Yukon fire marshal Dennis Berry says the death of five people in their Porter Creek home in January was an accident caused by a chimney blocked by ice and debris.
That’s what certified oil-burner mechanic John Matheson believed had happened when he first learned about the death of Bradley and Valerie Rusk, their two children and boarder Donald McNamee.
In January, he told the News that many Yukon homes were in the same situation because unqualified mechanics were hooking up new, high-efficiency furnaces to older chimneys, without taking the proper precautions.
He said old chimneys should be lined or a sensor should be installed that shuts off the furnace when a chimney becomes blocked.
His concerns mirrored those brought to the government’s attention nearly five years ago when the territory’s oil-burner industry received a dismal, failing grade.
Three reports prepared for the Yukon Housing Corporation between 2007 and 2010 showed most of the oil-burner equipment inspected did not meet building and safety standards.
The author of the reports, Rod Corea, with Ontario’s NRG Resources Inc., urged the government to regulate the industry.
But it never did.
“An ice-blockage in the last two feet of the chimney caused a build up of noxious gases, including carbon monoxide, in the house,” said the fire marshal’s summary.
“Low-temperature flue gases coming from the high-efficiency burner in the boiler combined with the extremely cold temperatures at the time contributed to the build-up of ice,” the summary said.
Berry’s investigation also found the old chimney at 1606 Centennial St. had deteriorated inside, causing a build up of debris at the bottom.
“This brick-and-mortar debris obstructed and slowed the flow of flue gases from the furnace to the exterior of the house,” the summary said.
“The fire marshal’s office recommends that residents, whether homeowners or renters, please check for icing on your chimney, especially during cold snaps and ensure you have properly installed carbon monoxide and smoke detectors.
“We also recommend that people ensure their heating system is property serviced and maintained on a regular basis.”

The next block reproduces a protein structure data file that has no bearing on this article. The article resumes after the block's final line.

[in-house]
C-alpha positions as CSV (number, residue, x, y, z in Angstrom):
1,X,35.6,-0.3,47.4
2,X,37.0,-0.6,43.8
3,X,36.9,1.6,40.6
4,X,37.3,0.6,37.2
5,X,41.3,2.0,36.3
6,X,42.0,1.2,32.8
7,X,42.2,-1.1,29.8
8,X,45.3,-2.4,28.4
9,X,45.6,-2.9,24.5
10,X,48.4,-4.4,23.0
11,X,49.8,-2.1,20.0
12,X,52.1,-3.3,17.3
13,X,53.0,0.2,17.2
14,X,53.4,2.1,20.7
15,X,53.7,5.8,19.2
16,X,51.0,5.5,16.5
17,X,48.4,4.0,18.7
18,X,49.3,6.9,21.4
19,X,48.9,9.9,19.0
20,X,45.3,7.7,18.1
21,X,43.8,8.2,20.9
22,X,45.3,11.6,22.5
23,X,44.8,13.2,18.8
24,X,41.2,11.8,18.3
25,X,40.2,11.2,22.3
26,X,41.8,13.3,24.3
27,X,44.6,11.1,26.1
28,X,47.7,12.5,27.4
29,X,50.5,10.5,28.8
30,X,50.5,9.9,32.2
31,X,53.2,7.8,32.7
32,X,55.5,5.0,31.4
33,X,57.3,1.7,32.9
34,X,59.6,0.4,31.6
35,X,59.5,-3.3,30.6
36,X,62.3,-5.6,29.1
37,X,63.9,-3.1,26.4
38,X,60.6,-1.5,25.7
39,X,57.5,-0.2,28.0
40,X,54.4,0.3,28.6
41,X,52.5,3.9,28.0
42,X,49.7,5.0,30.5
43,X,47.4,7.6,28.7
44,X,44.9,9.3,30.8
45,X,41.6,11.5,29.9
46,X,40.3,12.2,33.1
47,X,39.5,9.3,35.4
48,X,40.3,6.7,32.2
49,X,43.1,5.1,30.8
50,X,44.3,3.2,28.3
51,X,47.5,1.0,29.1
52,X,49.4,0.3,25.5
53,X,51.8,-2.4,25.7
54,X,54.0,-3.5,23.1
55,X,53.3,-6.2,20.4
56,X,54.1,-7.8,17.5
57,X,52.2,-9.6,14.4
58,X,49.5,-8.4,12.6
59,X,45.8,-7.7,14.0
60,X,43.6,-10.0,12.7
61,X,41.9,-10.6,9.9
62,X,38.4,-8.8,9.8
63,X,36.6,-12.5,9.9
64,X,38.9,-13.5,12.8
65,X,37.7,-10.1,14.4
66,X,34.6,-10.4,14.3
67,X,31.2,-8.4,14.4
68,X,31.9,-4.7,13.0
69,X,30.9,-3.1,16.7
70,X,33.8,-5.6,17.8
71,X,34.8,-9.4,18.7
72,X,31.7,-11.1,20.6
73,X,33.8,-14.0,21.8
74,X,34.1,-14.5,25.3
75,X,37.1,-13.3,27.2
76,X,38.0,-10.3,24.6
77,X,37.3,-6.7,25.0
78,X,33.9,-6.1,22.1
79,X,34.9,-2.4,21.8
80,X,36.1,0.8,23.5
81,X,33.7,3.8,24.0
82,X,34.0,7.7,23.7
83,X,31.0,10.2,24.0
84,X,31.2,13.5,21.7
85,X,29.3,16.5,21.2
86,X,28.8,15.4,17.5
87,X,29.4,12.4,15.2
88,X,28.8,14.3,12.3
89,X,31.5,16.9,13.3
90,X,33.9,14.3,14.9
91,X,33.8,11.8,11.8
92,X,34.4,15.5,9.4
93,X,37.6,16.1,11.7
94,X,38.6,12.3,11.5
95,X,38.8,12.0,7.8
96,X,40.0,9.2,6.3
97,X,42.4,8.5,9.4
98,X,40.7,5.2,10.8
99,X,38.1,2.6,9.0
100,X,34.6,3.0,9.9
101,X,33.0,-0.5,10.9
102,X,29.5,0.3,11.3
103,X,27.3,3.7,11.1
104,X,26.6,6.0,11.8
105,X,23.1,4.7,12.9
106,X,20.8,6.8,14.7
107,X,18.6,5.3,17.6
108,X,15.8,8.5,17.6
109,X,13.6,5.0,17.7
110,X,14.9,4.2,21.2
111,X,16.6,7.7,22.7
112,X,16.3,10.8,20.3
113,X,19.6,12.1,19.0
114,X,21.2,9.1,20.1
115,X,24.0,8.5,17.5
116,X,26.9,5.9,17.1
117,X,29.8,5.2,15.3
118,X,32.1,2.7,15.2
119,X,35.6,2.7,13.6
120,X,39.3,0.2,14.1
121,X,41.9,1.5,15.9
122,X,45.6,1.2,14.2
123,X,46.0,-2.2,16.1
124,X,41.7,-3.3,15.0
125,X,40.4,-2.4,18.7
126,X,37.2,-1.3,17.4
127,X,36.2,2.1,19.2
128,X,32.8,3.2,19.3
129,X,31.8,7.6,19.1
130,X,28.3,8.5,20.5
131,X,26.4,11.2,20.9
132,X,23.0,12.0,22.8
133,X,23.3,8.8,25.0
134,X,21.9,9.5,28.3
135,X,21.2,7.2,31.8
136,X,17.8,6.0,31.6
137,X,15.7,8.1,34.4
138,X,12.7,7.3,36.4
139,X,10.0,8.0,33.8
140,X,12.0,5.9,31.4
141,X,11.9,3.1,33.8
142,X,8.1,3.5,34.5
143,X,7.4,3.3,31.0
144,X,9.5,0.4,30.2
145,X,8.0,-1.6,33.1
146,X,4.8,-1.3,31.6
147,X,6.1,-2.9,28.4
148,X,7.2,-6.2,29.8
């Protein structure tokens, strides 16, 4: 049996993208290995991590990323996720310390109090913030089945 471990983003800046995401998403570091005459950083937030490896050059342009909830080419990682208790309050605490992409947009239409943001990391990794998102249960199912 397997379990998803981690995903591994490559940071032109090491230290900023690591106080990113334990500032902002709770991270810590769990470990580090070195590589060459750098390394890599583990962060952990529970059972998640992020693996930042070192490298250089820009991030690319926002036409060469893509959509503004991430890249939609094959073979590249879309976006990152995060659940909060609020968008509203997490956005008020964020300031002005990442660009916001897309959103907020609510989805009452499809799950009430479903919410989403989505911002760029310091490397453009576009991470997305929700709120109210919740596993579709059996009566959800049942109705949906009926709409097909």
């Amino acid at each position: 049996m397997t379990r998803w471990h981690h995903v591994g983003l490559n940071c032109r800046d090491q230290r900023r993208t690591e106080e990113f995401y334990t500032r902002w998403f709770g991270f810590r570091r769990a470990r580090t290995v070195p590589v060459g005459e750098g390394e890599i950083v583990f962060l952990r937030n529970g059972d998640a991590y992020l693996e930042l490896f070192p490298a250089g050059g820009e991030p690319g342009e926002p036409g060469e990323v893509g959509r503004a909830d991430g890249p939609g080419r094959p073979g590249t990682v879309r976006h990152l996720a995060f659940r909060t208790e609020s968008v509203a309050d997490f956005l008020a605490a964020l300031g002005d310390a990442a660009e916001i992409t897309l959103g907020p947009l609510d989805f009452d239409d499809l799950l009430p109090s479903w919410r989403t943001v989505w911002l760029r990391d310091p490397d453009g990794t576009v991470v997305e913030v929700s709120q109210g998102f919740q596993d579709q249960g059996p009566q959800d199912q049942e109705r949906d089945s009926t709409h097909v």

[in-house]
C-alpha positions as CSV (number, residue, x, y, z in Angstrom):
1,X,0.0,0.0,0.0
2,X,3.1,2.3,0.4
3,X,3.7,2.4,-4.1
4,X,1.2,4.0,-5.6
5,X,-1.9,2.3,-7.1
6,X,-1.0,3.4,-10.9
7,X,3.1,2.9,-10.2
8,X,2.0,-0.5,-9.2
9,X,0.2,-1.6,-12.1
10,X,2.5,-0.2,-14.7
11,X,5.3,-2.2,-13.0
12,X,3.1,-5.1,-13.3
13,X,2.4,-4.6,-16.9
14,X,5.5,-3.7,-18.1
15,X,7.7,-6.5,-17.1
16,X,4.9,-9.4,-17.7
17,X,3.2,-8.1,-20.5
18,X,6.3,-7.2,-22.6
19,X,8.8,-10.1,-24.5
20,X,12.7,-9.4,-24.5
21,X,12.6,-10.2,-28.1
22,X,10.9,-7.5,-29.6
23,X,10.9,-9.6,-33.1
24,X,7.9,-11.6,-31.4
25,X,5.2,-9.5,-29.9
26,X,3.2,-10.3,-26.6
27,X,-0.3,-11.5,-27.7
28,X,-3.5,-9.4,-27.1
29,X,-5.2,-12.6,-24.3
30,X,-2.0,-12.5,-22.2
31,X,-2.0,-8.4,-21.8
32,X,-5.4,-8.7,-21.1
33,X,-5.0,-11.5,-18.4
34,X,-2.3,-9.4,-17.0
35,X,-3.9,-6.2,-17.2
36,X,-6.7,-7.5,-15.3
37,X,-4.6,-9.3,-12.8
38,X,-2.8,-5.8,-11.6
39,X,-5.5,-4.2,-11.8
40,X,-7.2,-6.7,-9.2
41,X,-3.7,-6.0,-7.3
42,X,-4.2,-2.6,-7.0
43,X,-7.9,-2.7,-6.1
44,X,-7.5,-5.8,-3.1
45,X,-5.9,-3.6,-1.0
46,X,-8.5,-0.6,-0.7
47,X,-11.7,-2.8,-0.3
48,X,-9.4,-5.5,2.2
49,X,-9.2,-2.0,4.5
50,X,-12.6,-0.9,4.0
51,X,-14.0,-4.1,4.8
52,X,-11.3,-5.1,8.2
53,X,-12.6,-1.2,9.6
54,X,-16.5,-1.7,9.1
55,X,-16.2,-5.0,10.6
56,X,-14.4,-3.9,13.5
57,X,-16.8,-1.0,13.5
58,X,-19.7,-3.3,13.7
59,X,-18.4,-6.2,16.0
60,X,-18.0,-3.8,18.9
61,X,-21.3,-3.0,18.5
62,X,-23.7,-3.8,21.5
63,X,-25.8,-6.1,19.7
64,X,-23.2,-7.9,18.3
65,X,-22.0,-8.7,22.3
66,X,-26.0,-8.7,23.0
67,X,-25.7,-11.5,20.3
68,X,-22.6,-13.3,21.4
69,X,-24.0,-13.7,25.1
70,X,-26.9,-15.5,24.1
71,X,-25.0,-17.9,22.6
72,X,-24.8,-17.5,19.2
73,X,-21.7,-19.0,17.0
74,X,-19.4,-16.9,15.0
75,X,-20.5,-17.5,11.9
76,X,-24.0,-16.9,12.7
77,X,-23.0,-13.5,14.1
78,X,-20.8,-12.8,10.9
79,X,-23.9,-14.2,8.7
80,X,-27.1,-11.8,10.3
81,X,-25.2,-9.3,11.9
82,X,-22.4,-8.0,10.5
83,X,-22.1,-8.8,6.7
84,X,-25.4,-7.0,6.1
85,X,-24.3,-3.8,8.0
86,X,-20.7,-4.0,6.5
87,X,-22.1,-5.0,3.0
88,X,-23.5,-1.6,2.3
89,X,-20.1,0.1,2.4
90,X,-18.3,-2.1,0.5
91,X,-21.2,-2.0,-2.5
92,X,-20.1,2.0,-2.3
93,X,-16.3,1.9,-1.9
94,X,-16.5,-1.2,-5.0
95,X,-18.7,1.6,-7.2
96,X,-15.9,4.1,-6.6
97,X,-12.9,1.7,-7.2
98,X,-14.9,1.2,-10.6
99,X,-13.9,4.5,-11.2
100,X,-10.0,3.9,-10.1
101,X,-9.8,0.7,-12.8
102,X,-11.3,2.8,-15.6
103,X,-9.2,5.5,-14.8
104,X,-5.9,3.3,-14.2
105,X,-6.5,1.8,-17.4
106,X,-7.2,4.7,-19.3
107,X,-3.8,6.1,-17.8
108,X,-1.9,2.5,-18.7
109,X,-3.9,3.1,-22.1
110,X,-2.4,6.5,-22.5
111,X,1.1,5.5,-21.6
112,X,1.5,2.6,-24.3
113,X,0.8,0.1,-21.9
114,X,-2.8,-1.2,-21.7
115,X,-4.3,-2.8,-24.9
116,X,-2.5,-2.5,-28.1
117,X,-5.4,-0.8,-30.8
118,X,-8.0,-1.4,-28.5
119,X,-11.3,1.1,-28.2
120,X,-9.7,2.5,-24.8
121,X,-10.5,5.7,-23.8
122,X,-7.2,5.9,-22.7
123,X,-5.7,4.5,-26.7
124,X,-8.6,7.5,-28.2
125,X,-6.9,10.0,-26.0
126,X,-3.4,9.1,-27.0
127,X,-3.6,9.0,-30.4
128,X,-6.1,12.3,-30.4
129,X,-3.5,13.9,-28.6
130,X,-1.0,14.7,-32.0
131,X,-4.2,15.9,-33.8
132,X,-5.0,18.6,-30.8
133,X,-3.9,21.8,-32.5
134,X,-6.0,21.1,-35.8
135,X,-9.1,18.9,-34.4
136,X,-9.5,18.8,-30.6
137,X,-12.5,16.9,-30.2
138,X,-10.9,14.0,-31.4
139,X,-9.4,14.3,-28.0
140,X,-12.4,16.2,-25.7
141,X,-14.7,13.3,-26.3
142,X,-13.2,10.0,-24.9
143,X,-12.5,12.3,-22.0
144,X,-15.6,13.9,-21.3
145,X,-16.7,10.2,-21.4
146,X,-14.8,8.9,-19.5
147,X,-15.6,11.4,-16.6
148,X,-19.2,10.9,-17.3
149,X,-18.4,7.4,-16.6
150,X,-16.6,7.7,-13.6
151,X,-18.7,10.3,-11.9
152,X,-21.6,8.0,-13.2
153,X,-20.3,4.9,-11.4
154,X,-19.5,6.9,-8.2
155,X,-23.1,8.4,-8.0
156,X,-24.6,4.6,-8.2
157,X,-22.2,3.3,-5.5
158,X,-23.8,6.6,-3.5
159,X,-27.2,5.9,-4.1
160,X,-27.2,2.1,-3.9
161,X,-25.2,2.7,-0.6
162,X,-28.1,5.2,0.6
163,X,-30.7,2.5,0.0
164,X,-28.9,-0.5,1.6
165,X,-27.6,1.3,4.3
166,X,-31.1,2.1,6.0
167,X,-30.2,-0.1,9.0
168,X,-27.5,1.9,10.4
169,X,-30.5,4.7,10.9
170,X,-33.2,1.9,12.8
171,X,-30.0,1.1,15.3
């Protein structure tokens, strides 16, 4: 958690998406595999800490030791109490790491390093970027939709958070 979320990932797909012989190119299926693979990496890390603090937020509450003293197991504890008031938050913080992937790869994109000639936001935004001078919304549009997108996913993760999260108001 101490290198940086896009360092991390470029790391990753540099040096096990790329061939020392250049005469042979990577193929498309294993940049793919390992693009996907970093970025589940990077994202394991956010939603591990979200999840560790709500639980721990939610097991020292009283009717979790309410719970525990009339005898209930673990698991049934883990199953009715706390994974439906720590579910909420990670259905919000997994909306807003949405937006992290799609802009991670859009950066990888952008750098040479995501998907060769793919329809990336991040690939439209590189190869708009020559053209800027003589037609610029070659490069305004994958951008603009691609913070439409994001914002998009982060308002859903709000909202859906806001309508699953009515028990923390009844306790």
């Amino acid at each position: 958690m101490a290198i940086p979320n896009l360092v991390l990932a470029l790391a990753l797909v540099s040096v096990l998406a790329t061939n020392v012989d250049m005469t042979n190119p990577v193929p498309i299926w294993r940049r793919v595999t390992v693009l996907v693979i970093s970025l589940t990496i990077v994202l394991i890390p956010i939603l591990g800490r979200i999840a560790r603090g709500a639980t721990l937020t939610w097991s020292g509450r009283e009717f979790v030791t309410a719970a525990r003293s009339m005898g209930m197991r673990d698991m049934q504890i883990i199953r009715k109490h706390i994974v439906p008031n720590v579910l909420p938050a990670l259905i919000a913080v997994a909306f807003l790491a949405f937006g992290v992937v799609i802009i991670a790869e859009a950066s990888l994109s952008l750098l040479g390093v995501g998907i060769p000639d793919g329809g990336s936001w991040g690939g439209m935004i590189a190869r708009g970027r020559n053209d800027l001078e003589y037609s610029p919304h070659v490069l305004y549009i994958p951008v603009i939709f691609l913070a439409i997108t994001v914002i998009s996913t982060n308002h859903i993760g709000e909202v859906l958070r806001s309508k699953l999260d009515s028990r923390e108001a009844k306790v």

Since January’s tragedy, the Yukon Housing Corporation has started to offer similar advice along with detailed checklists for home-heating and ventilation systems.
“We were getting quite a few calls from people that wanted information and so we placed the information we had in-house on the website,” said Marc Perrault, director of program delivery for the corporation.
“From our perspective, we feel that it’s very important that homeowners familiarize themselves with the systems and what they need to do. Homeowners can take an active role. I’m not placing onus on them to take responsibility, it’s just that that is an option, that homeowners can familiarize themselves and then they can ask the right questions of the right person.”
It was calls from both the public and industry that prompted the corporation to commission the Corea reports, he said.
And they were not put on the shelf, Perrault added.
A committee was formed with various municipal and territorial bureaucrats and industry, he said.
“From there, the Yukon Housing Corporation took it upon itself to take some of the steps that were recommended, that we have the ability to help with, and that was basically to conduct education programs for homeowners and raise public awareness. That’s what we’ve done and what we’ll continue to do.
“We don’t have authority over the regulations or legislation surrounding this, but we’re working with other departments to give them the information they need to accurately consider what changes they may want to make. That’s really all we can do. It’s been ongoing for the last four years.”
Since the Porter Creek tragedy, the corporation has also fast-tracked its plan to put detectors in all of its units even though they are only mandatory for homes younger than 2005.
But the detectors are really a last line of defence, Perrault said. By the time one goes off, the home is already filling with the odourless gas.
Manitoba became the first province to legislate carbon monoxide detectors in 2010 after a family of six was treated for poisoning.
At the time of the Porter Creek tragedy, the Yukon government said it wanted to wait until the investigations were completed before considering any changes.
Now, despite the fire marshal’s report and toxicology results confirming three of the five deaths were caused by carbon monoxide poisoning – results for Brad Rusk and Donald McNamee are still not complete – the territorial government said it is still too early to comment.
“It will take some time to look at it and digest it and determine the next steps and what may need to be done,” said cabinet spokesperson Elaine Schiman.
“It’s still too early. It will likely take some time. I don’t know exactly how much.”
But the NDP isn’t waiting. This week it called for a public inquiry into the tragic event.
“This was not an act of God, but a preventable tragedy,” said leader Liz Hanson in a news release Tuesday.
“These tragic deaths must not be in vain and we must ensure this tragedy drives us to improve community safety and prevent future death and injury. The ‘how’ these people died needs to be expanded: Yukoners have a right to know how our laws, regulations, services, and inaction failed these people.”
Yukon chief coroner Sharon Hanley said she hasn’t decided yet whether to hold an inquest.
As for a public inquiry, she said that would have to be called by the territorial government.
Contact Roxanne Stasyszyn at email@example.com